Bleaching hair is a process that alters the pigmentation of hair follicles, causing it to turn a lighter shade. There are two ways to get bleach blonde hair back to its natural shade - allow it to grow out, or dye it back. Some people use a combination of these methods - dying the hair gradually until it reaches a shade closest to their natural color so that the roots and the bleached portions resemble each other as closely as possible. This can be done at a salon, but is also able to be done cheaply and effectively in the comforts of your own home.
Shampoo your hair. Do not use any conditioner, as this will prevent the pigments in the dye from taking hold in the hair follicles. If you have sensitive skin or a sensitive scalp, wait approximately 12 to 24 hours after shampooing to continue. This will allow your body's natural oils to build up and protect your scalp.
Apply a thin coating of petroleum jelly around your scalp line. A thin coating across your forehead, the back of your neck, around your ears and even the tips of your ears allows you to easily remove any dye that may leak onto skin during the coloring process.
Put on a pair of disposable latex or rubber gloves. These will prevent color from reaching your hands, fingernails, and skin as you dye your hair.
Mix and prepare the hair dye. According to L'Oreal hair color specialist Christophe Robin, it isn't wise to go more than one or two shades darker than your current shade per dying session. Choose a color based upon those guidelines. The process of restoring hair color to its natural state is a gradual one.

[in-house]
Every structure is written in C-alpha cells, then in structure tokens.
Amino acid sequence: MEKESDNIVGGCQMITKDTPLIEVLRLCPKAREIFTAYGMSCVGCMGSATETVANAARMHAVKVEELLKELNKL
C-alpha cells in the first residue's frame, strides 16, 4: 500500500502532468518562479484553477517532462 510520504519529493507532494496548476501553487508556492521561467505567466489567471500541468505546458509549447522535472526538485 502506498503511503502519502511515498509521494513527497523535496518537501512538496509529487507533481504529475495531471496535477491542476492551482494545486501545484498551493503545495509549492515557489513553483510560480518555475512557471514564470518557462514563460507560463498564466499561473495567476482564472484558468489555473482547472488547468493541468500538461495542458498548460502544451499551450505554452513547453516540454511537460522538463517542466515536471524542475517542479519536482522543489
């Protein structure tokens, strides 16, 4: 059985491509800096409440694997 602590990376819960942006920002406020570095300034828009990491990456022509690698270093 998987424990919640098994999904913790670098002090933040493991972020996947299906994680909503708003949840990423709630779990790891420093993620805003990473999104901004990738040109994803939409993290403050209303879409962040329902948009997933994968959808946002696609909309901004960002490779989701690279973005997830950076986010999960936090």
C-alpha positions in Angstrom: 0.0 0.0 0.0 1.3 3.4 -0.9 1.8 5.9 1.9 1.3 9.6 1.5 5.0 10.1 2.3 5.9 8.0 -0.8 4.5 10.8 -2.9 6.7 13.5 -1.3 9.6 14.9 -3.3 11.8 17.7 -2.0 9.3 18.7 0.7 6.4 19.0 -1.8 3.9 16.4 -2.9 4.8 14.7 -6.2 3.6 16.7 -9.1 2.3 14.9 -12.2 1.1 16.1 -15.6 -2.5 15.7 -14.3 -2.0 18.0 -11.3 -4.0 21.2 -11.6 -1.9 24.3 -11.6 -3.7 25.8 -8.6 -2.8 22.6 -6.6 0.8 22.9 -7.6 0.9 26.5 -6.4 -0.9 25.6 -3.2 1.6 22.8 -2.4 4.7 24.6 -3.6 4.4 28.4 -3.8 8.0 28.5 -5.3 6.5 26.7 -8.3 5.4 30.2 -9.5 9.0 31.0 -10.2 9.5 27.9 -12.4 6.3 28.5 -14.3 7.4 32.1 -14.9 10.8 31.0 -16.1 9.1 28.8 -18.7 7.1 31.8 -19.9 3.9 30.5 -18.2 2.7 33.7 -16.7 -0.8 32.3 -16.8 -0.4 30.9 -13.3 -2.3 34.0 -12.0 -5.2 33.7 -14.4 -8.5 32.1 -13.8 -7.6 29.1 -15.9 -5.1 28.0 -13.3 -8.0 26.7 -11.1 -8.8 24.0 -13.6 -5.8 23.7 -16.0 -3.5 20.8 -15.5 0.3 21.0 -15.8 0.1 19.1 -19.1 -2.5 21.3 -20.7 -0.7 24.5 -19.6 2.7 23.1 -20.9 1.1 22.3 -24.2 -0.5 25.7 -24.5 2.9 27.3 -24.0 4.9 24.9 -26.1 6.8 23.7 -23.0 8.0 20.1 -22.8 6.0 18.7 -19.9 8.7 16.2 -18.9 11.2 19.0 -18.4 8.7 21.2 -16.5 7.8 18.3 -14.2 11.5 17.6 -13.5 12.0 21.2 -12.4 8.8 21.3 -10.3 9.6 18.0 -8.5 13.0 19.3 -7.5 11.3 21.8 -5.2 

Drape an old towel over your shoulders. Change into old clothing that you wouldn't mind being ruined if a hair dye accident occurred.
Apply the dye to your hair, starting at the tips first and working your way to the roots. Allow the dye to soak into your hair for the time period specified by the manufacturer.
Rinse your hair under cool water. Cool water closes hair follicles, allowing more pigment to stay within the hair shaft. Rinse until the water runs clear.
Use a moisturizing conditioner made for color treated hair to repair some of the damage that the dying process has inflicted upon your tresses. Rinse the conditioner. Some color may come with the conditioner. This is normal. Rinse until the water runs clear.
Towel dry your hair, Dispose of any gloves, caps, hair dye bottles and debris left from the dying process. Wash towels and clothing that were exposed to dye.
If your hair needs more dying to return it to its natural shade, repeat the dying process two to six weeks later.
The darker your natural shade of hair is, the longer it will take to dye from bleach blonde shades. Be patient.
Different hair colors have different undertones. "Ash" colors are on the cooler shade of the color spectrum, whereas "golden" colors have reddish undertones. Neutral colors fall somewhere in between. Take this into account when choosing your hair dye.